The Bible is like a vitamin. It’s not like an aspirin, which offers fairly fast and definite results. It’s not like a meal, which most people look forward to and plan their lives around, and which makes you weak and cranky if you skip it even once. No, the Bible is more like a vitamin.
I take an iron pill every day. I started this regimen because I like to donate blood every eight weeks, and for a while I was not able to donate because my iron count kept showing up below the required 12.5g/dL.
…and the results show up in the test
Now, when I swallow this iron pill each morning, the result is not immediate. I do not feel a mood lift or a sudden surge of energy or anything. In fact, even after a week or two of iron pills, I’m not stronger, or happier, or more vibrant.
But I am able to donate blood. Without the pills, my hemoglobin is usually in the 10s or 11s. With the pills, I’m as high as 13.6.
So it’s doing something. Even though I can’t tell.
Now, this might be a kind of depressing comparison to Bible-reading, because people want God’s Word to have a more dramatic effect on their lives! They want a burst of light or an angel chorus, and when they don’t get that, they think the Bible’s not working. But the point is this: If you want to see the effects of daily Bible-reading, you have to put yourself in situations where you can see them.
…and the results show up in the tests
I wouldn’t know the difference those iron pills are making if I didn’t get my blood tested every eight weeks by the good people at LifeSource. It’s a simple test, and the results are straightforward.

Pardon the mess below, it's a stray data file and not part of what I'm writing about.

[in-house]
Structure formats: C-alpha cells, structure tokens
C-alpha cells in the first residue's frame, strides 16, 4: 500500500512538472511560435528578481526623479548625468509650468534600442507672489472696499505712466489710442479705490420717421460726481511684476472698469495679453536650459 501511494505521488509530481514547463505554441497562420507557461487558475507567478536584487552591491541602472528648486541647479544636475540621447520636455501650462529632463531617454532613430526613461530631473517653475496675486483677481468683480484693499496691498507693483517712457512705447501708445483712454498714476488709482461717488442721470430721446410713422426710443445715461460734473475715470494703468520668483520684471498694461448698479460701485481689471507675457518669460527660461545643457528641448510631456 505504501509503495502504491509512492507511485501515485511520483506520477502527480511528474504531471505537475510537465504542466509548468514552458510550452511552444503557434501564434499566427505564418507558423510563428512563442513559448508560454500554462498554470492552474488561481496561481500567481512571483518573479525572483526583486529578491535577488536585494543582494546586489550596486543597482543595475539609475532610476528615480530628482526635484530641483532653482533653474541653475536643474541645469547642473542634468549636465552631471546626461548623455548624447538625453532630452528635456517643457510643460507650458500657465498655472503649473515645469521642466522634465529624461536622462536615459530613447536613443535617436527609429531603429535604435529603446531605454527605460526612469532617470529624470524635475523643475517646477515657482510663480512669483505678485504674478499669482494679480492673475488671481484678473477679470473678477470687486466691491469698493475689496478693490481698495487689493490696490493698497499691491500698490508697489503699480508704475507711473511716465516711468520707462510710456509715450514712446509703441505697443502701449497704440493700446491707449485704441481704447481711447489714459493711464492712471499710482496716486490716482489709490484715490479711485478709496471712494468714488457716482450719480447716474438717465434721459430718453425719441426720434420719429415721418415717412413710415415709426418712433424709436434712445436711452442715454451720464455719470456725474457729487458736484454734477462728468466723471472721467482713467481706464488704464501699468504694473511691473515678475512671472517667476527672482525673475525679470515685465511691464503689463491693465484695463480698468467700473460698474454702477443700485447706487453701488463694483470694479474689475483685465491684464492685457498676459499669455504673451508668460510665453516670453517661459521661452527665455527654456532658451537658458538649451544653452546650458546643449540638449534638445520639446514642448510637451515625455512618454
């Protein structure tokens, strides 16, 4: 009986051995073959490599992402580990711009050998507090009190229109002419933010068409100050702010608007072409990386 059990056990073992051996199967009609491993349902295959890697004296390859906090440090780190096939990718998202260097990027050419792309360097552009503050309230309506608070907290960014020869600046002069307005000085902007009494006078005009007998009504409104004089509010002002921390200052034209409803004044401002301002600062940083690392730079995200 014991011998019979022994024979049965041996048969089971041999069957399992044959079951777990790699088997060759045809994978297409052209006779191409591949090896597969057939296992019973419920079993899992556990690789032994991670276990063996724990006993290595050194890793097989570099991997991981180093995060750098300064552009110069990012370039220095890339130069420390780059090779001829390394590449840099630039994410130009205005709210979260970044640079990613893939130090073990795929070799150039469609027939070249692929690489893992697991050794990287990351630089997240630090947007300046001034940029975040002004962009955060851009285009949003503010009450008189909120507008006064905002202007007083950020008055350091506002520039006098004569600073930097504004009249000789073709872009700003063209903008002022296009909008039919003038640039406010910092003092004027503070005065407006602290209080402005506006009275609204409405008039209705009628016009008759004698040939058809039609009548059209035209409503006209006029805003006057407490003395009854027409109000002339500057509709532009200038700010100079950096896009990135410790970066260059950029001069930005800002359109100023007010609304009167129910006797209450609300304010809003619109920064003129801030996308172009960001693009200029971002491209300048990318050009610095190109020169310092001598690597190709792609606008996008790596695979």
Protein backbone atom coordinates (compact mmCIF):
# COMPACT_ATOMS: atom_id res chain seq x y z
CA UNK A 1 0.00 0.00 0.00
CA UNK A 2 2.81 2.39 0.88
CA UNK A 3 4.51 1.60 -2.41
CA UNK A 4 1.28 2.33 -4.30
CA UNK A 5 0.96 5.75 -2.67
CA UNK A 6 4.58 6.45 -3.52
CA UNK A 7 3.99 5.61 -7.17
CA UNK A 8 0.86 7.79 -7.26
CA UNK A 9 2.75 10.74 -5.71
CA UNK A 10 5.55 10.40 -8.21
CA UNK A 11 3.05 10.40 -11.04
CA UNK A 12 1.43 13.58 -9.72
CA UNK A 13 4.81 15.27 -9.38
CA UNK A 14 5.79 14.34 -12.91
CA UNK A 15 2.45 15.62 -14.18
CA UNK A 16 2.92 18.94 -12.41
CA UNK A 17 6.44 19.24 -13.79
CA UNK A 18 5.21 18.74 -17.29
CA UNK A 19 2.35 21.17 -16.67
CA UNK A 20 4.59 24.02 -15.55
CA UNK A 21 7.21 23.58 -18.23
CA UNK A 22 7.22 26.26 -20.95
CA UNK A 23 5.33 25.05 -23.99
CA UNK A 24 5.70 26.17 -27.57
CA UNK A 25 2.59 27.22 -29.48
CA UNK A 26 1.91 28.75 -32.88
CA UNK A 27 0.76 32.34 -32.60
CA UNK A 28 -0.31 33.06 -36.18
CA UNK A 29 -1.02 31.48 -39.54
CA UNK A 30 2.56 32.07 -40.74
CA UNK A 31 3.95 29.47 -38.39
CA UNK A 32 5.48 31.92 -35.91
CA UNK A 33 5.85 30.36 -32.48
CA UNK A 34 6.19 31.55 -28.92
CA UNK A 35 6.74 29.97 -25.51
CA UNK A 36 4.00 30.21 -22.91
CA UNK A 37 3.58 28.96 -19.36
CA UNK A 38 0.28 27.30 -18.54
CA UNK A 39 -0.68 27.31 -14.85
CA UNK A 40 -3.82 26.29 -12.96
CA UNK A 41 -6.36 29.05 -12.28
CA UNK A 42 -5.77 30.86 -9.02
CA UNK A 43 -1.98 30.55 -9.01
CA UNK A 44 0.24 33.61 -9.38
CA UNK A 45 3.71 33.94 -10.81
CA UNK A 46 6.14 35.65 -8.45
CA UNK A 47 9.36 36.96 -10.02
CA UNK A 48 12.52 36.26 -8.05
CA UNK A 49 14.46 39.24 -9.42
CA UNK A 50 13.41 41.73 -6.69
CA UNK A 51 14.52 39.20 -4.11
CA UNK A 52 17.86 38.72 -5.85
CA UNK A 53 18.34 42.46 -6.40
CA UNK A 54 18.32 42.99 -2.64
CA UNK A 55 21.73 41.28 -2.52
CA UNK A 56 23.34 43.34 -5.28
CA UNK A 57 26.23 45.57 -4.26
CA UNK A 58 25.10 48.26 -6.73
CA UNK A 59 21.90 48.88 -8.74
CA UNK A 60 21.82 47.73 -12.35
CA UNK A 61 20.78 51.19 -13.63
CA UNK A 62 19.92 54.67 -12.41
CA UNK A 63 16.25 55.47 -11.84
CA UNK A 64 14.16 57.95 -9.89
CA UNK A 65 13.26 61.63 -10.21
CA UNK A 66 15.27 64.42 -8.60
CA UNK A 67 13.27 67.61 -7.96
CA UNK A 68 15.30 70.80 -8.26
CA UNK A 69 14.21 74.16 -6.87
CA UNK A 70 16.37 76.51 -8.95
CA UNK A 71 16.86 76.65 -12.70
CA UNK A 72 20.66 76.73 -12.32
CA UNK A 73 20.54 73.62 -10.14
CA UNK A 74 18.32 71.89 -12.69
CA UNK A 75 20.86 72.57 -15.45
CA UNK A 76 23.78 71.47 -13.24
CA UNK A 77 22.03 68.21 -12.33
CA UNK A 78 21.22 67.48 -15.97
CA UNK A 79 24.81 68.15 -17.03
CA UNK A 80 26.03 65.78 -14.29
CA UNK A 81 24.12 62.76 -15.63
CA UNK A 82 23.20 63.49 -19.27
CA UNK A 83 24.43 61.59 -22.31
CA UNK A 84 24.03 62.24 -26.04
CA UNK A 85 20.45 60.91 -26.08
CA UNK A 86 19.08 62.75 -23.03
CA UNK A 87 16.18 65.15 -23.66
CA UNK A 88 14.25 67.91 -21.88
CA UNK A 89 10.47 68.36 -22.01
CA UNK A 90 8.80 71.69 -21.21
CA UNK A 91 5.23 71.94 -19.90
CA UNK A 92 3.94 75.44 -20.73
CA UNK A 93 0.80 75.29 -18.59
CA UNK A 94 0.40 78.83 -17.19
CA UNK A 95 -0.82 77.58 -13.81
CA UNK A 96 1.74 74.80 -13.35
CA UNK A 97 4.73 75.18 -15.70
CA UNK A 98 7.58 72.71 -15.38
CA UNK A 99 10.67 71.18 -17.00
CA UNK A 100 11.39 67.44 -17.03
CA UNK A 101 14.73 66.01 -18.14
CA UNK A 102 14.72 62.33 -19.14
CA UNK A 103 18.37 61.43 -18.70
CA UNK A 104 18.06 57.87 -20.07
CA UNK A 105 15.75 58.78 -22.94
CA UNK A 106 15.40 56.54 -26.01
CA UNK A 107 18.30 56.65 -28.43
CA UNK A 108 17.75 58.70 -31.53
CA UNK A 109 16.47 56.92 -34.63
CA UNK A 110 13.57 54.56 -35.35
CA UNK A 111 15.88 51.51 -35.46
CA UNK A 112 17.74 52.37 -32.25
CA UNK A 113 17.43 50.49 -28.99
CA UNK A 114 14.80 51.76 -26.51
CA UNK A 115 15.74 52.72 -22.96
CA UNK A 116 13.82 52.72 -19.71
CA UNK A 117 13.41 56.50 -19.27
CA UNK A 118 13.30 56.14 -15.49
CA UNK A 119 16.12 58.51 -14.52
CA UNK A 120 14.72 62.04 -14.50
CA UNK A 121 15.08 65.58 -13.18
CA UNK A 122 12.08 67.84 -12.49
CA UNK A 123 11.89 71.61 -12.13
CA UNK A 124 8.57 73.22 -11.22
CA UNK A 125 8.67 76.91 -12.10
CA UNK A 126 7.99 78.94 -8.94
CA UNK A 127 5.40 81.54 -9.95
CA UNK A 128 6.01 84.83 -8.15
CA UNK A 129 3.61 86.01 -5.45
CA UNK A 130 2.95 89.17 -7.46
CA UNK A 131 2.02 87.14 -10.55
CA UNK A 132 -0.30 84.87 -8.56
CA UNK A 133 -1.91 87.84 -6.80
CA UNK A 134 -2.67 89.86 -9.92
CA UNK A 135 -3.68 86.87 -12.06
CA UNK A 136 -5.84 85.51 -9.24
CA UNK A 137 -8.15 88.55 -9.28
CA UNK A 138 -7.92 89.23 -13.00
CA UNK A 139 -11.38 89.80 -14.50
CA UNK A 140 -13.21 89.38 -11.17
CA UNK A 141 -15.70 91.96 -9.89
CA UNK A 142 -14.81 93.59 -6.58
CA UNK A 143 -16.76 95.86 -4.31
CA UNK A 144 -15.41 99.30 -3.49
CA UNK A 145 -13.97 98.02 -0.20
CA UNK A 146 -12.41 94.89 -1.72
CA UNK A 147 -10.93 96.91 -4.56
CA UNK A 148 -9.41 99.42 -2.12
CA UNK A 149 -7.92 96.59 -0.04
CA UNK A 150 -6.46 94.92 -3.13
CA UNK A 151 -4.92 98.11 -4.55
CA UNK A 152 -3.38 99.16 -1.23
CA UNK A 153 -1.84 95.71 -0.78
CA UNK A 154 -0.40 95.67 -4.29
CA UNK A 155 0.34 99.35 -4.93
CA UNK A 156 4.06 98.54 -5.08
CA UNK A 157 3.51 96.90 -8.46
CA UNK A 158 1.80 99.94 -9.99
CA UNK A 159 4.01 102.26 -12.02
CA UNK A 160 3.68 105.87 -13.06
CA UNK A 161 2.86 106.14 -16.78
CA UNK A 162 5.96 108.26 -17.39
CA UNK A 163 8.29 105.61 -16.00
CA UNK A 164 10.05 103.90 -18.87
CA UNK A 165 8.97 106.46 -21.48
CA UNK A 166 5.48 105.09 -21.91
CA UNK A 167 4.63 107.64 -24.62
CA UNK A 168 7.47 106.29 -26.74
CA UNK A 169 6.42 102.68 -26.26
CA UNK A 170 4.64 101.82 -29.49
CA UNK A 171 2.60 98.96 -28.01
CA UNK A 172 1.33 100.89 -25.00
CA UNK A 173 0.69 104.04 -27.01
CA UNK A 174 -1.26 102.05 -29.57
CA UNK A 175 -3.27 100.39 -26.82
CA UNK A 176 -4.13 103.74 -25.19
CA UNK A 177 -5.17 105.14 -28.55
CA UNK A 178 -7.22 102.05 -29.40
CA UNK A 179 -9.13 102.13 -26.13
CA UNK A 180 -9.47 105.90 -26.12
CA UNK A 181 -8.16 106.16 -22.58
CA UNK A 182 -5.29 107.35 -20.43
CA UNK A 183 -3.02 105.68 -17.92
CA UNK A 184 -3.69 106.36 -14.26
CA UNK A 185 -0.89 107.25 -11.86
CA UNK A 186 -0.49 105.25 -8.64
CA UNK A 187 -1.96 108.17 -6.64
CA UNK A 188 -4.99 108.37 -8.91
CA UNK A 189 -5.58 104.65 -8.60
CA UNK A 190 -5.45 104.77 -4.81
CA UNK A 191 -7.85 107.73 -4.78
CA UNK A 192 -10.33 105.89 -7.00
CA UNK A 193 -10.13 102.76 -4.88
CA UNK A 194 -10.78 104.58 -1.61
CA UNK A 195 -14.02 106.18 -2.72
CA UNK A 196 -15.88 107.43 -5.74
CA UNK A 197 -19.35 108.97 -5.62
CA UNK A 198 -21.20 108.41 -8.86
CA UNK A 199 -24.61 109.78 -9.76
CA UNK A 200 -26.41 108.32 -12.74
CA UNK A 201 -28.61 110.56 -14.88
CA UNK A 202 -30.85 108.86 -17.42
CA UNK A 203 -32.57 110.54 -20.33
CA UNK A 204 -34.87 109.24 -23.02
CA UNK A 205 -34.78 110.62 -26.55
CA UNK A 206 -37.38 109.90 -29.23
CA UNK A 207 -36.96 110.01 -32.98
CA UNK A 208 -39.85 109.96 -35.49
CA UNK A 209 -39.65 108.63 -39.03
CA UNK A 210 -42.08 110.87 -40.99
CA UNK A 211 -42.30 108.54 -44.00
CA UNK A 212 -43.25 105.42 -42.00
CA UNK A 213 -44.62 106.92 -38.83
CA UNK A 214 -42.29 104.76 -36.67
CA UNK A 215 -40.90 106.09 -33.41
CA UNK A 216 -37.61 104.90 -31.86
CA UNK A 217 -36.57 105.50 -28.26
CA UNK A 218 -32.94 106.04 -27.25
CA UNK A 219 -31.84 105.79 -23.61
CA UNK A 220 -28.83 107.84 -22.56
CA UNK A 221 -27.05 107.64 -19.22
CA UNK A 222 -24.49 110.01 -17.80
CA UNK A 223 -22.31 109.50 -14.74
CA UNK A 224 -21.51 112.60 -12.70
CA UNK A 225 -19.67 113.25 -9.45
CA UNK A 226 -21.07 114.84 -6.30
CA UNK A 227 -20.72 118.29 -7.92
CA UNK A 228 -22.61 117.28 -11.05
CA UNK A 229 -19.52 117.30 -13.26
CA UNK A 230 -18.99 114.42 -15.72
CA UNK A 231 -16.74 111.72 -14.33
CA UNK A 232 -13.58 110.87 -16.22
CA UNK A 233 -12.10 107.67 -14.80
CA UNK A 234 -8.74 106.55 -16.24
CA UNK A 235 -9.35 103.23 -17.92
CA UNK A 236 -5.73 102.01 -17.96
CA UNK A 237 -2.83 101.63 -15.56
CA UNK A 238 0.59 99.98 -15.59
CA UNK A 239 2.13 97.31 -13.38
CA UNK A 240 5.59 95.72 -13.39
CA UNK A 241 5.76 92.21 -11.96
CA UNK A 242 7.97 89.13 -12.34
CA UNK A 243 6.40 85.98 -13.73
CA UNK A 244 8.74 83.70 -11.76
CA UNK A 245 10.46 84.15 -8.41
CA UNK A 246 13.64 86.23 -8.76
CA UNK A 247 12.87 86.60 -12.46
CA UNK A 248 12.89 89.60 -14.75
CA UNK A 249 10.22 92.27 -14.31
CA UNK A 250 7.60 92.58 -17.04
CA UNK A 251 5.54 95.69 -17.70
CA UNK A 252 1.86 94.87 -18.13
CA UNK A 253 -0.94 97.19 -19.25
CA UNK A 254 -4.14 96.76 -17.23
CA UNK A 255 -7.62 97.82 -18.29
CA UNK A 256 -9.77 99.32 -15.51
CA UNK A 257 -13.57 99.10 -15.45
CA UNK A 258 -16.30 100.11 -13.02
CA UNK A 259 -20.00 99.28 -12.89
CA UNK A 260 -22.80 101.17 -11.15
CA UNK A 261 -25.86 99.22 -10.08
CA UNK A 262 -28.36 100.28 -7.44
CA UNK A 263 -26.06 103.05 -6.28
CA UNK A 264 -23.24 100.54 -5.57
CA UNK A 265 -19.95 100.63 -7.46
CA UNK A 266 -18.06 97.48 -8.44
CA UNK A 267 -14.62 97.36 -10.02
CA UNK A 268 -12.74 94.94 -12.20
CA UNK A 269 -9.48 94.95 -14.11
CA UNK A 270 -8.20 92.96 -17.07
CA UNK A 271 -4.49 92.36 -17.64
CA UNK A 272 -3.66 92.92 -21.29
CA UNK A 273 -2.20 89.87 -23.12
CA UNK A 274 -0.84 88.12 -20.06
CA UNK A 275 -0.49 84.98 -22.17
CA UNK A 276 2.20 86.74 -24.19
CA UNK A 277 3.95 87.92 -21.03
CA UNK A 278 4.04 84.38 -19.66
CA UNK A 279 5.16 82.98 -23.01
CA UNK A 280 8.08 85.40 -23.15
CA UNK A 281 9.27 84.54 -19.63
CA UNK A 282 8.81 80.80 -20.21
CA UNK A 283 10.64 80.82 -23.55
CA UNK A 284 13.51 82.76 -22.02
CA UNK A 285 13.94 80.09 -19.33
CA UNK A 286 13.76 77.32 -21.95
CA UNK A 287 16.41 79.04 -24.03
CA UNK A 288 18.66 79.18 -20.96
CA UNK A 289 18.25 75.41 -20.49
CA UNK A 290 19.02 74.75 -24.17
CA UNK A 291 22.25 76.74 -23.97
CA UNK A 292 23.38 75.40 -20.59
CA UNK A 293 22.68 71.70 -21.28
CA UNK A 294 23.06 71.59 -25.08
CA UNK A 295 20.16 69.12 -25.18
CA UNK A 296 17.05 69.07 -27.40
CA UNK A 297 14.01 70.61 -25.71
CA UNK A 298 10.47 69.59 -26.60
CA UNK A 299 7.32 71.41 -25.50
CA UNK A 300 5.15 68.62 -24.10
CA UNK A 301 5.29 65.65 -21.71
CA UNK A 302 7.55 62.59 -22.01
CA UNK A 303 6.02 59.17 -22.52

But what about tests for Bible reading? Are there indicators that might show God’s Word is making a difference? What about things like:
- Being able to write a meaningful verse in a sympathy card
- Resisting an urge to gossip about a co-worker
- Recognizing whether taking advantage of a particular opportunity would be wise or foolish
- Discerning the unspoken needs of someone who asks for prayer
- Answering questions from a Hindu curious about the Christian God
- Feeling peace instead of fear
- Feeling confident instead of apathetic
Most of these are not dramatic. And if I stopped reading the Bible, I might still be able to do them for a while. But they seem to go better when I’m in the Word and the Word is in me.
The simple fact is, without my daily iron pill, I am not a blood donor. I might hang out at the blood center, I might wear the “Be nice to me…” sticker, I might talk about all the times I’ve donated blood in the past. But without that iron pill, I stop being a blood donor.
Is there a parallel here between reading the Bible and calling myself a Christian?